Anthocephalus chinensis (Lamk) A. Rich. ex Walp

Synonyms

Anthocephalus chinensis (Lam.) Hassk. [Illegitimate], Anthocephalus indicus A.Rich., Breonia citrifolia (Poir.) Ridsdale, Breonia coriacea Havil., Breonia mauritiana Havil., Breonia richardiana (Baill.) Havil., Cephalidium citrifolium (Poir.) A.Rich., Nauclea citrifolia Poir., Sarcocephalus richardianus Baill., Sarcocephalus richardii Drake [4]

Vernacular Names

 
Malaysia Kelempayan (Peninsular); laran (Peninsular, Sabah); selimpoh (Sarawak) [5]; Kelapayan, kelempai, kelepayan, kelumpang, kelumpung, kempoyan, kepayang kayu, lempayang, lempoyan [6]
English Kadam, cadamba, common 1 bur-flower tree [5][7]
China Huang liang mu [7]
India Apaathyada mara, arisina thaega, attuhekku, bale, banphar, beegada, dhaaruja kaare, dieng  soalhngpaathi, ethakkaada, kada pode, kadvala, kaduve [6]
Indonesia Jabon (Java); laran (Kalimantan); emajang (Sumatra) [5]
Thailand Krathum, krathum bok, takoo [5]
Laos Koo-somz, sako [5]
Myanmar Mau-Iettan-she, maukadon, yemau [5]
Brunei Bangkal, kaatoan bangkal [5]
Philippines Kaatoan bangkal (General) [5]
Cambodia Thkoow [5]
Vietnam C[aa]y g[as]o, c[af] tom, g[as]o tr[aws]ng [5]
Nepal Kadam [6]
Papua New Guinea Labula [5]
France Kadam [5].

 

General Information

Description

Breonia chinensisgrows in the sub-Himalayan tract at latitudes from 9°S to 27°N. The plant is found from Nepal eastward to Bangladesh, India (Assam Province and Chotanagapur district at Bihar Province), Myanmar, Sri Lanka, the Philippines, Indonesia, and Papua New Guinea [1]. This plant occurs mainly in secondary vegetation and along rivers on fertile, often periodically flooded locations up to 1000 m altitude [5]. It is a fast growing species with spreading branches. In the dry season, the tree sheds its leaves. The tree flowers in May through July [1].

A. chinensis comes from the family of Rubiaceae. It is a medium-sized to large tree that can reach up to 45 m tall. The bole is straight and cylindrical, branchless for more than 25 m, measures up to 100(-160) cm in diametre but generally less, sometimes with small buttresses up to 2 m high and extending up to 60 cm from the trunk. The leaves are measure 13-32 cm x 7-15 cm, with acute to acuminate apex and distinctly petiolate with a petiole 2.5-6 cm long. The flower heads are 3-5 cm wide where the upper part of the ovary is distinctly 4-loculed with 4 hollow cartilagineous structures. [5]

Plant Part Used

Fruits, leaves, bark.

Chemical Constituents

B. chinensis has been reported to contain indole alkaloids (e.g. cadambine) from leaves part and other indole alkaloids (e.g. 3α-dihydrocadambine, isodihydrocadambine, cadamine and isocadamine) from various parts [1]. Methanol extract of  B. chinensis bark extract has been reported to contain  two phenolic  apioglucosides (e.g. kelampayoside A and kelampayoside B), a secoiridoid glucoside (e.g. 3'-O-caffeoylsweroside), iridoids glucosides (e.g. loganin, 8-epikingside, loganic acid, and sweroside), indole alkaloid glucosides (e.g. cadambine, strictosidine lactam, desoxycorlifoline, and 5α-carboxystrictosidine),and non-glycosidic indole alkaloids (vallesiachotamine and isovallesiachotamine) [2].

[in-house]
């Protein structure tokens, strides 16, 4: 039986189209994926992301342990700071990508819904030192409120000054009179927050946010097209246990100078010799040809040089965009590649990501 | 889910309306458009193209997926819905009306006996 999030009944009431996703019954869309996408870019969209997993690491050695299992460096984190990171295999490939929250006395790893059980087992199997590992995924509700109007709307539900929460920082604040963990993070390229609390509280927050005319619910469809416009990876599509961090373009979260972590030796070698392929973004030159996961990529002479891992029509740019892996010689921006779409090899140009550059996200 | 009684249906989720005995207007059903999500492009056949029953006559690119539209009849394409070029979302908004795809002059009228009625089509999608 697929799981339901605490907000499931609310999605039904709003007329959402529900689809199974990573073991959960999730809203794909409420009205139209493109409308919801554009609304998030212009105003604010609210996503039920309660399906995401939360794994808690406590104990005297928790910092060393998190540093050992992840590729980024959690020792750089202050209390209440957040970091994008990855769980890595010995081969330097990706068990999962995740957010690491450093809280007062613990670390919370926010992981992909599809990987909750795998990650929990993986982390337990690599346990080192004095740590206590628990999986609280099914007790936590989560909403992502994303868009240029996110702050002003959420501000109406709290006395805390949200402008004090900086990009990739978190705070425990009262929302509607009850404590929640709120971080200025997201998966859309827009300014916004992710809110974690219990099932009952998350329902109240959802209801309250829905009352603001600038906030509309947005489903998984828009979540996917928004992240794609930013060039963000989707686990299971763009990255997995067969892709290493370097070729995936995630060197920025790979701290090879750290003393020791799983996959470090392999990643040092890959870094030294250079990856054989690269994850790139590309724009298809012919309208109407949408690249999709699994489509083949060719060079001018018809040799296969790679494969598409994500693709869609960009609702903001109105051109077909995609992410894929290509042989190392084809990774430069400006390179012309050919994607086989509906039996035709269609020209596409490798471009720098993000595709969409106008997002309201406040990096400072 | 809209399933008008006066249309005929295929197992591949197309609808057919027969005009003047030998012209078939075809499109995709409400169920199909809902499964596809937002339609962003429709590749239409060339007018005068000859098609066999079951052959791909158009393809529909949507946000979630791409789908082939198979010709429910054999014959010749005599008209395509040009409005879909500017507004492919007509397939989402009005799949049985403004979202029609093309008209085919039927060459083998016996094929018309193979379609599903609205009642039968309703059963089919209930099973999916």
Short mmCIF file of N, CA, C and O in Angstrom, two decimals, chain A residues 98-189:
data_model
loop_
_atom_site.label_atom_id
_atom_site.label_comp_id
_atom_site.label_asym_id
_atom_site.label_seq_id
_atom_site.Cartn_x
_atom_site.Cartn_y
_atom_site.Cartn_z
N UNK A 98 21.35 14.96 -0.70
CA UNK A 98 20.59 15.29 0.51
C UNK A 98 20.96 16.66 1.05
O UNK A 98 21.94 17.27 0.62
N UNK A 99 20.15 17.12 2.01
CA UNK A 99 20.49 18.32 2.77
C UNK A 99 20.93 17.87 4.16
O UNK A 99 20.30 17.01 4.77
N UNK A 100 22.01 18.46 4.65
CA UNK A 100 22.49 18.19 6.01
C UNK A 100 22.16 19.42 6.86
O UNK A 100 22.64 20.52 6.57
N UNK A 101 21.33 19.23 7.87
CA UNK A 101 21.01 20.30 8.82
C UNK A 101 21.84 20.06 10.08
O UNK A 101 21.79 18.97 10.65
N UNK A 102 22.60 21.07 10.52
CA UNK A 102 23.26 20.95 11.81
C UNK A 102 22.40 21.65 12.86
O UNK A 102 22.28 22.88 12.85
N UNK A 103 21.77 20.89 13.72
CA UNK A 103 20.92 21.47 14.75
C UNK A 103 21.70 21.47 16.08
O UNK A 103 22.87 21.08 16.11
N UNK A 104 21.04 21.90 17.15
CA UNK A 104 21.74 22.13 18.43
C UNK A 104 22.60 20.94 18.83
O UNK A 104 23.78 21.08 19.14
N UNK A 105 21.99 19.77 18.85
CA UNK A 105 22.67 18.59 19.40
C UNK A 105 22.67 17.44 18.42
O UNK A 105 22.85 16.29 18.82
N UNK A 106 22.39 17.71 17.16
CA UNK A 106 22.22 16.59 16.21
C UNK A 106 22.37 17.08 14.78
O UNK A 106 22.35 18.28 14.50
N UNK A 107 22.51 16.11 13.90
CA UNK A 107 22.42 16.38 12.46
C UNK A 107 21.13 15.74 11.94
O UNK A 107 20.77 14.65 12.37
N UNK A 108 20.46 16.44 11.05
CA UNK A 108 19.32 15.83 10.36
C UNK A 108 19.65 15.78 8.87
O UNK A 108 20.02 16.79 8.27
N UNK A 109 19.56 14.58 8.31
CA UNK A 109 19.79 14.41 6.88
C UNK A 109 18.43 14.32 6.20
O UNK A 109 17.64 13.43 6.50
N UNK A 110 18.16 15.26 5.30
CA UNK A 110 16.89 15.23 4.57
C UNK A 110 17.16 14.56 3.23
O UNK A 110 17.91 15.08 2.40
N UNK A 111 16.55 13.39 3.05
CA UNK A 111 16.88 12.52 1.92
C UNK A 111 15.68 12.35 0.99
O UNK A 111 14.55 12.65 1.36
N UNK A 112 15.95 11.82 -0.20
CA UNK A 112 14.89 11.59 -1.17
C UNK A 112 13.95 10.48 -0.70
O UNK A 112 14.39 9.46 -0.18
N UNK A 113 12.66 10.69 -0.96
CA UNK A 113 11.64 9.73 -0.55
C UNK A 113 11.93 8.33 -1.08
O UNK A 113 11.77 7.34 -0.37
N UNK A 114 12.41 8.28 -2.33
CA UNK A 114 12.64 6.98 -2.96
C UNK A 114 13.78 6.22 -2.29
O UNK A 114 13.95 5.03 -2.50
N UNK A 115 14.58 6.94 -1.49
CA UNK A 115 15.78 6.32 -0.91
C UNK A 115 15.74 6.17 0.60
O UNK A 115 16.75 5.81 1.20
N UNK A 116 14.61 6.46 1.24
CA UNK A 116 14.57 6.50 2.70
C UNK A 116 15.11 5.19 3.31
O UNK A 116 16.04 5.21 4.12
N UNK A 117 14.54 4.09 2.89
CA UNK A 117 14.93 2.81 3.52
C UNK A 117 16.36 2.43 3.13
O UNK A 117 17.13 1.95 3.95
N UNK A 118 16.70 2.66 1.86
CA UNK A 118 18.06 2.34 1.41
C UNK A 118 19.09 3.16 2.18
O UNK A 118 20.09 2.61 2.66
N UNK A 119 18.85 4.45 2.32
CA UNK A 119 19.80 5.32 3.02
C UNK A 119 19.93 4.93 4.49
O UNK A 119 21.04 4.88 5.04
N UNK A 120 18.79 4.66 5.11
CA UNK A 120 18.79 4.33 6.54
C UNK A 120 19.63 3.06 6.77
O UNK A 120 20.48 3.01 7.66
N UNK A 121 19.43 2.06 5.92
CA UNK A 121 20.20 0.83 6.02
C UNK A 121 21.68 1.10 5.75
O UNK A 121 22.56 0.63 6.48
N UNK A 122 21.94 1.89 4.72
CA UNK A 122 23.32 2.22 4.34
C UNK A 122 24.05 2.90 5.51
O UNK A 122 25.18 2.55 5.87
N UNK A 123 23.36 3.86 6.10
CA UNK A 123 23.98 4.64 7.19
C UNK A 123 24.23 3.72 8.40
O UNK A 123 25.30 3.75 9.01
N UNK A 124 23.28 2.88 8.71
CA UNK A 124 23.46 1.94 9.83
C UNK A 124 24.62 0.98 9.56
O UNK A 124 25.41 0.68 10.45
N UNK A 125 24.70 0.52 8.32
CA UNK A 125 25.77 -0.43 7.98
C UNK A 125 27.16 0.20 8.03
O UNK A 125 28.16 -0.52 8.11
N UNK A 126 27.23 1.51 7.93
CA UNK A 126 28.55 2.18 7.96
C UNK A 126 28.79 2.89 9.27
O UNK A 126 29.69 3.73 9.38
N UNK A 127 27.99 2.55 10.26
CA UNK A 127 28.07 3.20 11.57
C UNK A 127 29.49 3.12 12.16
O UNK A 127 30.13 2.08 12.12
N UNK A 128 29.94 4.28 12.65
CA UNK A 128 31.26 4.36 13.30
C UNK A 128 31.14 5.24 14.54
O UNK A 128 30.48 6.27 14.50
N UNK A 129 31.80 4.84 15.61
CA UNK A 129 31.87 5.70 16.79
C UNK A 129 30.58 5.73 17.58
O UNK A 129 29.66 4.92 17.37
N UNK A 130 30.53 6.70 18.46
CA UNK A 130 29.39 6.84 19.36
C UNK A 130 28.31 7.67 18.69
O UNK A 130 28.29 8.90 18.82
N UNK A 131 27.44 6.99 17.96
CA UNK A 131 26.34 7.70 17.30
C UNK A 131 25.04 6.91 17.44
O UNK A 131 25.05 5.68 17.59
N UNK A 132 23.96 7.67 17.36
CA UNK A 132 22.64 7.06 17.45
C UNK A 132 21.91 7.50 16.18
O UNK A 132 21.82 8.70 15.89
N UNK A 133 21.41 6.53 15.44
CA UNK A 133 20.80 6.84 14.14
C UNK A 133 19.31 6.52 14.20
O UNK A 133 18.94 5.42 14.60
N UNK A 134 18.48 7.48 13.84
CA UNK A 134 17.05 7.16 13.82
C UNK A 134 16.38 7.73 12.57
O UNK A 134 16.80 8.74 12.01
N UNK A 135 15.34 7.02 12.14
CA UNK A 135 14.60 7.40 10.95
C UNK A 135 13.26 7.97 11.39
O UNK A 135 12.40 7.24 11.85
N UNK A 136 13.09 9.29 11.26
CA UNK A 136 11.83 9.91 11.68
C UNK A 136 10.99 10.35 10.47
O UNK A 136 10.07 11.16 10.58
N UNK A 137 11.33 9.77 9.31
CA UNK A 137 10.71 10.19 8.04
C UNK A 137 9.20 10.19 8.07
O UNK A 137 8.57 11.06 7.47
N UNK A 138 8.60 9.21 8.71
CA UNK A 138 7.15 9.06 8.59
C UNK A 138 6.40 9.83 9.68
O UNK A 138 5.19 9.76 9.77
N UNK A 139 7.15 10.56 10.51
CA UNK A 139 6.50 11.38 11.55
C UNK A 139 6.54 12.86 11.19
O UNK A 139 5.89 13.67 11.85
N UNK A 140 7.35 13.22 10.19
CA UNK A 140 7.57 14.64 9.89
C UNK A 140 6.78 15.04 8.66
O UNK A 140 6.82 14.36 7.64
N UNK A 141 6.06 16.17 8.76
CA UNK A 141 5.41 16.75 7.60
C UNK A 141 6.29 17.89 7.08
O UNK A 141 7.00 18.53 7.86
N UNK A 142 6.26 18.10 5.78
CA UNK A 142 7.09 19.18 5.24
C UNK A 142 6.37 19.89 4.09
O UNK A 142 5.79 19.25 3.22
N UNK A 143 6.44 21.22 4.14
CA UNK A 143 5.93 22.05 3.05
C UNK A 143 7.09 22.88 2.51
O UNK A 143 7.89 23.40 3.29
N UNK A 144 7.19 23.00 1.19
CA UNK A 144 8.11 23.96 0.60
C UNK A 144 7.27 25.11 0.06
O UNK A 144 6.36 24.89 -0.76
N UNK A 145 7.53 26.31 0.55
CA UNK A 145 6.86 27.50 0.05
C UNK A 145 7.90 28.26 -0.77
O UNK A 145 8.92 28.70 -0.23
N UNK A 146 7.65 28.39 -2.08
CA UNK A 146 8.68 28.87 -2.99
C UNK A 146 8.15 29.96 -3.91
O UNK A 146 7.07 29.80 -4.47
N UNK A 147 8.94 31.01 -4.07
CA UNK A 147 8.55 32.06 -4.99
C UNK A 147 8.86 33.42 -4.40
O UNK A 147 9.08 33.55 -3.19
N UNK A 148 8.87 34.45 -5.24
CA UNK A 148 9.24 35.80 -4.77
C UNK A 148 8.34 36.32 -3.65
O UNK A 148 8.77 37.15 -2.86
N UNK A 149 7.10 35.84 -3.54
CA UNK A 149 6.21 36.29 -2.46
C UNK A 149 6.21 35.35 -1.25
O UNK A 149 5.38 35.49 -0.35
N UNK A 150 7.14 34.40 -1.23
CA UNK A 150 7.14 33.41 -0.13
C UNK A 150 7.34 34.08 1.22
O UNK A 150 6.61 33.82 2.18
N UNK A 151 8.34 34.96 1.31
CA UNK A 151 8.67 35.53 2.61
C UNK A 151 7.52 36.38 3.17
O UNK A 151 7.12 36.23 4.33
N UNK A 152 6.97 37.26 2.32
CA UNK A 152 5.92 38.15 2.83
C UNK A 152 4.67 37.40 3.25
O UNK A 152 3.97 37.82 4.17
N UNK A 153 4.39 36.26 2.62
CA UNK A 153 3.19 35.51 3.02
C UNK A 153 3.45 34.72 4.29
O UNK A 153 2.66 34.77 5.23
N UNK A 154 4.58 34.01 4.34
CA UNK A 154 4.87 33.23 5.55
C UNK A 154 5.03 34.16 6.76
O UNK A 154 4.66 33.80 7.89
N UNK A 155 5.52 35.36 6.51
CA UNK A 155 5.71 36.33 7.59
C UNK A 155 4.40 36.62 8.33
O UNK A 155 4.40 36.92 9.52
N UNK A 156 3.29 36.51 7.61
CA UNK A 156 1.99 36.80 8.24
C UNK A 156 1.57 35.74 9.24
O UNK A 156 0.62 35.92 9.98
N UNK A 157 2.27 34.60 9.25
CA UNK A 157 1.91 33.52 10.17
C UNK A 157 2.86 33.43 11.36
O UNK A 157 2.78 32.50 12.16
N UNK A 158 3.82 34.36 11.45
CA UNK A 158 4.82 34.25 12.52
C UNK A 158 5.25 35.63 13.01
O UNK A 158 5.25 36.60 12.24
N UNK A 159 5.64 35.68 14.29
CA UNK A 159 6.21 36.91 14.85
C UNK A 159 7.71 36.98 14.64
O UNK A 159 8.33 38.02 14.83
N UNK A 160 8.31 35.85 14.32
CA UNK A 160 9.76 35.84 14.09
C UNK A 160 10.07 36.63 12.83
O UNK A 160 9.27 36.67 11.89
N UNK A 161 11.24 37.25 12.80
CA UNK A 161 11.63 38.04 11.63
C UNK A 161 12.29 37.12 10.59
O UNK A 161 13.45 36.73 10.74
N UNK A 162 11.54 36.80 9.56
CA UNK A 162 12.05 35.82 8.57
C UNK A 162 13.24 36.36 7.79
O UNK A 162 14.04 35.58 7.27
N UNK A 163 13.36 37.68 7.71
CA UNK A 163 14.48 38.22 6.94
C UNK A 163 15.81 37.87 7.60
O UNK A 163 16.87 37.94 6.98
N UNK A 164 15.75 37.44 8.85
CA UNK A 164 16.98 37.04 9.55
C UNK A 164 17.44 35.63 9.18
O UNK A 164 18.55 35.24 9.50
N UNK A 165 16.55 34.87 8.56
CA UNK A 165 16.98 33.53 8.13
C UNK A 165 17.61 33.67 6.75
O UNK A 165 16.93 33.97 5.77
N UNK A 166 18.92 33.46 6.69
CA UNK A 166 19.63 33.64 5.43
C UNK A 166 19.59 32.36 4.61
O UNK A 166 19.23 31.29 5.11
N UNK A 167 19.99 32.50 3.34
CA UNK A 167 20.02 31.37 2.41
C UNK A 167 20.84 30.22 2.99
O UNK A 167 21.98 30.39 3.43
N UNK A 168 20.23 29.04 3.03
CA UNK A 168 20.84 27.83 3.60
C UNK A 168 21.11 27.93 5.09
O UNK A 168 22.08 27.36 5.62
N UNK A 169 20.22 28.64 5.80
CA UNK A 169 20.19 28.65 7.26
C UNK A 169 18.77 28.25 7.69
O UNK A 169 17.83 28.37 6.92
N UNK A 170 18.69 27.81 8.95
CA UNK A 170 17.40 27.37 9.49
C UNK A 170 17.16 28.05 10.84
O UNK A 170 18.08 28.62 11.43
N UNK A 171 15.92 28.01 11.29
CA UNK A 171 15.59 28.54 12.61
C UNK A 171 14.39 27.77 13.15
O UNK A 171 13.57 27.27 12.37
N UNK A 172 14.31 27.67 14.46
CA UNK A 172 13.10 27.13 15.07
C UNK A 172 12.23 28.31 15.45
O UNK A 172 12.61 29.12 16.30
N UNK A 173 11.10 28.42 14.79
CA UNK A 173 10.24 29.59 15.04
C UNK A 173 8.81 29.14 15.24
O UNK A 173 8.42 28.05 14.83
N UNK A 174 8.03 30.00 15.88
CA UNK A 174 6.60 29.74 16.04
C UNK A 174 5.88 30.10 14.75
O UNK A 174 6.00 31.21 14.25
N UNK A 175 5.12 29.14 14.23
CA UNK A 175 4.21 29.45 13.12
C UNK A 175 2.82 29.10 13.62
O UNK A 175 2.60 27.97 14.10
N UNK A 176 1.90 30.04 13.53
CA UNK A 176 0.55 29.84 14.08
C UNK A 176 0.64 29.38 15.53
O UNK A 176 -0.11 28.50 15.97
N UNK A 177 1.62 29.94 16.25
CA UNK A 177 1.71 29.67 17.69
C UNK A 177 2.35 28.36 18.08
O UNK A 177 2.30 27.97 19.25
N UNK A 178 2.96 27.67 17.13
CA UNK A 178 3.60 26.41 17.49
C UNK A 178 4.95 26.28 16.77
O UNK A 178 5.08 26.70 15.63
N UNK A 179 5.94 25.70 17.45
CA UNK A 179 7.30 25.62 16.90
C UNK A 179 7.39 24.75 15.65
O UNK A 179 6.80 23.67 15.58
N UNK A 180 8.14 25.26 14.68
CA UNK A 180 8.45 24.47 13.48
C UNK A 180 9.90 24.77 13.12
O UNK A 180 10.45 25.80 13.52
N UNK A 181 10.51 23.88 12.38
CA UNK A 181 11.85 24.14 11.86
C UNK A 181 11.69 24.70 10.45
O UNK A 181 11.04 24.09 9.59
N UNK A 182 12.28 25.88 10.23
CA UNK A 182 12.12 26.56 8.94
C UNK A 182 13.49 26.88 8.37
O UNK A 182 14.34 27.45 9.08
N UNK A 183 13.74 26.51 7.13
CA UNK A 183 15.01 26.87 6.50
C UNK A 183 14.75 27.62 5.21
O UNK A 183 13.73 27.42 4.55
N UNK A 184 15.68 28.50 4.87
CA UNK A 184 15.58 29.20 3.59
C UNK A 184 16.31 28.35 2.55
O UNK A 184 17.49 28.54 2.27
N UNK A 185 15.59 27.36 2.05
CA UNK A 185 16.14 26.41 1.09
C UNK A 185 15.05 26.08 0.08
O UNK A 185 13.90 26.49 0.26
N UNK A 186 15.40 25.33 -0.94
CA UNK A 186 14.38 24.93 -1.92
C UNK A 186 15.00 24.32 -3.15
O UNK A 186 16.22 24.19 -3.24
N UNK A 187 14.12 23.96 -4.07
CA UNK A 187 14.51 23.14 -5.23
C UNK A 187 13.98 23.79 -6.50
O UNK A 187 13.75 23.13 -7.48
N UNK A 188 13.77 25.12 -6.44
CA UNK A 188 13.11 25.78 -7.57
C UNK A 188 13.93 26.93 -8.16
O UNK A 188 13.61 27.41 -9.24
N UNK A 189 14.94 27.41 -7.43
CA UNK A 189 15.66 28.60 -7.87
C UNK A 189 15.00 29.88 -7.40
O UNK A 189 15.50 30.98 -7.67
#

Traditional Uses

The bitter and pungent bark is used in Ayurvedic medicine for uterine complaints, blood diseases, leprosy, and dysentery . A decoction of  the leaves is recommended in cases of stomatitis [1].

Preclinical Data

Pharmacology

Antimalarial activity  

Cadambine, a major indole  alkaloid constituent isolated from the methanol extract of the of A. chinensis  bark (100 µM) showed moderate growth-inhibitory activity against the cultured malarial parasite Plasmodium falciparum (a chloroquine-resistant K1 strain) in human erythrocytes with IC50 6.77 µM and IC90 9.85 µM. [2]

Toxicities

Genotoxicities and Mutagenicity Studies  

No documentation

Clinical Data

Clinical Trials

No documentation

Adverse Effects in Human:

No documentation

Used in Certain Conditions:

Pregnancy / Breastfeeding

No documentation

Age Limitations

Neonates / Adolescents  

No information

Geriatrics  

No documentation

Chronic Disease Conditions

No documentation

Interactions

Interactions with drugs

No documentation

Interactions with Other Herbs / Herbal Constituents

No documentation

Contraindications

Contraindications

No documentation

Case Reports

No documentation

References

  1. Handa SS, Borris RP, Cordell GA. NMR spectral analysis of cadambine from Anthocephalus chinensis. Journal of Natural Products.1984; 46 (3):325-330.
  2.  Kitagawa I, Wei H, Nagao S, Mahmud T, Hori K, Kobayashi M, Uji T, Shibuya H. Indonesian Medicinal Plants. XIV. Characterization of 3'-O-caffeoylsweroside, a new secoiridoid glucoside, and kelampayosides A and B, two new phenolic apioglucosides, from the bark of Anthocephalus chinensis (Rubiaceae). Chem. Pharm. Bull.1996; 44(6):1162-1167.
  3. Anthocephalus chinensis (Lam.) Rich. ex Walp. In: Part II: Species descriptions. In Tropical Tree Seed Manual. 2003, ed. Vozzo JA. United States Department of Agriculture
  4. The Plant List. Breonia chinensis (Lam.) Capuron [Internet]. Ver1.1, 2013. [cited 2014 Sept 10]. Available from http://www.theplantlist.org/tpl1.1/record/kew-24358
  5. Sosef MSM. Anthocephalus chinensis (Lamk) A. Rich. ex Walp. In: Soerianegara I, Lemmens RHMJ, editors. Plant Resources of South-East Asia No. 5(1): Timber trees; Major commercial timbers. Wageningen, Netherlands: Pudoc Scientific Publishers, 1993; p. 107-108.
  6. Umberto Q. CRC World Dictionary of Medicinal and Poisonous Plants: Common Names, Scientific Names, Eponyms, Synonyms, and Etymology (5 Volume Set). Boca Raton, FL: CRC Press; 2012. p. 2622.
  7. Philippine Medicinal Plants. Kaatoan-bangkal. Anthocephalus chinensis (Lamk) A. Rich. ex Walp. [homepage on the Internet] c2014. [updated 2012 August; cited 2015 Apr 28] Available from: http://www.stuartxchange.org/Kaatoan-bangkal.html